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This past Tuesday, Bethesda flipped the free to play switch on Brink, their 2011 collaboration with Splash Damage. This team based FPS failed to find an audience in its day, peaking at only just over 400 players during its launch period. Since going free, the game has steadily had over 1,000 players enjoying the title, and there are now a number of active servers going at any given time.

The decision was announced via a brief news post on Steam itself, with no other word coming out of Bethesda. IGN caught up with VP of Marketing and PR Pete Hines during QuakeCon to ask about the thinking behind the unexpected move.

Last year I think we had reduced it to like 99 cents [during a sale], and we were like ‘why don’t we just make it free? Like, why not?’ Just make it free and let people download it, and maybe they’ll buy the DLC and maybe they won’t, but let’s just try it. The game has been out for forever, how much money are we really making off a 99 cents [sale]?

The game is supported by one expansion and two sets of cosmetic additions, which add up to a $5 investment outside of sales. After Brink’s failure to launch, Splash Damage took that framework into the F2P arena themselves in 2015 with Dirty Bombgaining a small but loyal following on PC.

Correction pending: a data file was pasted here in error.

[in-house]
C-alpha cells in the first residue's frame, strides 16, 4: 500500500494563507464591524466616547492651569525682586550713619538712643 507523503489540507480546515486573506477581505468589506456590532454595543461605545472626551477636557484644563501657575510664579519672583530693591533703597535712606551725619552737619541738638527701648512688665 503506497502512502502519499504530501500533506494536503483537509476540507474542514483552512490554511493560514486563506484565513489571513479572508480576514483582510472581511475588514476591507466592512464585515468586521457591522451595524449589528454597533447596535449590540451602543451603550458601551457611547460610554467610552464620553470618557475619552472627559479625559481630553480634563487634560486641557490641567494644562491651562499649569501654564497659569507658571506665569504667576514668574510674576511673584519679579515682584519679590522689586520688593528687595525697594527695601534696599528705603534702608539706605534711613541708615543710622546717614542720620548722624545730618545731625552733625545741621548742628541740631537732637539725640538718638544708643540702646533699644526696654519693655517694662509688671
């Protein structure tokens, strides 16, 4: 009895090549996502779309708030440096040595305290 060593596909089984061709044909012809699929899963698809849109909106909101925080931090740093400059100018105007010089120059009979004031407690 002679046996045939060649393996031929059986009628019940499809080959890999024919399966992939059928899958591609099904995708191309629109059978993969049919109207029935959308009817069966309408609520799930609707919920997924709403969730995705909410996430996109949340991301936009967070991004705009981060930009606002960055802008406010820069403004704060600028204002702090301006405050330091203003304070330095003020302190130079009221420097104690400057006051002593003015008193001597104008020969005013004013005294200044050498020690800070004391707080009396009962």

You can see what shooters looked like in 2011 on Steam right now by installing Brink Free to Play.


Quick Take

While the early rumblings about a Brink sequel might have just been idle chatter, I’m ultimately pleased by Bethesda’s attitude in this situation. Many big publishers just leave their multiplayer games to die if they don’t hit big, but a lot of folks still worked hard on them, and that work should be appreciated as much as possible. If you’re reduced to bundling your game for pennies on the dollar and no one is really biting, it can only be a good PR move to give that game away, especially years after release.

Have you tried Brink free to play on Steam? What old games would you love to see a resurgence of? Let us know in the comments below!


Alex Santa Maria

Reviews Editor

TechRaptor's Reviews Editor. Resident fan of pinball, Needlers, roguelikes, and anything with neon lighting. Owns an office chair once used by Billy Mays.